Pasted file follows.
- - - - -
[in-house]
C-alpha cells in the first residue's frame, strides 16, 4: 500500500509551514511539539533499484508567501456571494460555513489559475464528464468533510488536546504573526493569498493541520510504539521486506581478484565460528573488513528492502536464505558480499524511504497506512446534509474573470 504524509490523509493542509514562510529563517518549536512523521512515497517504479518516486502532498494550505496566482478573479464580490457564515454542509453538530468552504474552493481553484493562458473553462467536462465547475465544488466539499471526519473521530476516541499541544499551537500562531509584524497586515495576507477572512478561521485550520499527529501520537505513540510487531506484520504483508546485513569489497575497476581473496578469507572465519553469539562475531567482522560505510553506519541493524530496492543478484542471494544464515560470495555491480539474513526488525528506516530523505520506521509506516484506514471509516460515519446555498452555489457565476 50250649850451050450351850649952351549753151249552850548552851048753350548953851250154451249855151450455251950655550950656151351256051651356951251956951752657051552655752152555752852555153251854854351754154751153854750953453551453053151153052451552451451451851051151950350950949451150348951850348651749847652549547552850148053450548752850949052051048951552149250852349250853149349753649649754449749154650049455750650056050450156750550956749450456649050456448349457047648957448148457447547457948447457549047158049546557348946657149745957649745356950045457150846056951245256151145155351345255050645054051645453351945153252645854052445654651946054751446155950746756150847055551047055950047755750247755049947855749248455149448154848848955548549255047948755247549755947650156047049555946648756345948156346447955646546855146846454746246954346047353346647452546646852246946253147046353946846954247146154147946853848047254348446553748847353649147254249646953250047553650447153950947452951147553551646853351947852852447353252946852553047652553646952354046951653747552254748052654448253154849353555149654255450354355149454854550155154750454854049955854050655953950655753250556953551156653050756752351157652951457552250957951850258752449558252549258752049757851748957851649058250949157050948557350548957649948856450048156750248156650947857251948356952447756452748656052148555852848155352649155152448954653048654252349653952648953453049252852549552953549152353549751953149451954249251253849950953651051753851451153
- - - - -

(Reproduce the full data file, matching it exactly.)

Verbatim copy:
[in-house]
C-alpha cells in the first residue's frame, strides 16, 4: 500500500509551514511539539533499484508567501456571494460555513489559475464528464468533510488536546504573526493569498493541520510504539521486506581478484565460528573488513528492502536464505558480499524511504497506512446534509474573470 504524509490523509493542509514562510529563517518549536512523521512515497517504479518516486502532498494550505496566482478573479464580490457564515454542509453538530468552504474552493481553484493562458473553462467536462465547475465544488466539499471526519473521530476516541499541544499551537500562531509584524497586515495576507477572512478561521485550520499527529501520537505513540510487531506484520504483508546485513569489497575497476581473496578469507572465519553469539562475531567482522560505510553506519541493524530496492543478484542471494544464515560470495555491480539474513526488525528506516530523505520506521509506516484506514471509516460515519446555498452555489457565476 50250649850451050450351850649952351549753151249552850548552851048753350548953851250154451249855151450455251950655550950656151351256051651356951251956951752657051552655752152555752852555153251854854351754154751153854750953453551453053151153052451552451451451851051151950350950949451150348951850348651749847652549547552850148053450548752850949052051048951552149250852349250853149349753649649754449749154650049455750650056050450156750550956749450456649050456448349457047648957448148457447547457948447457549047158049546557348946657149745957649745356950045457150846056951245256151145155351345255050645054051645453351945153252645854052445654651946054751446155950746756150847055551047055950047755750247755049947855749248455149448154848848955548549255047948755247549755947650156047049555946648756345948156346447955646546855146846454746246954346047353346647452546646852246946253147046353946846954247146154147946853848047254348446553748847353649147254249646953250047553650447153950947452951147553551646853351947852852447353252946852553047652553646952354046951653747552254748052654448253154849353555149654255450354355149454854550155154750454854049955854050655953950655753250556953551156653050756752351157652951457552250957951850258752449558252549258752049757851748957851649058250949157050948557350548957649948856450048156750248156650947857251948356952447756452748656052148555852848155352649155152448954653048654252349653952648953453049252852549552953549152353549751953149451954249251253849950953651051753851451153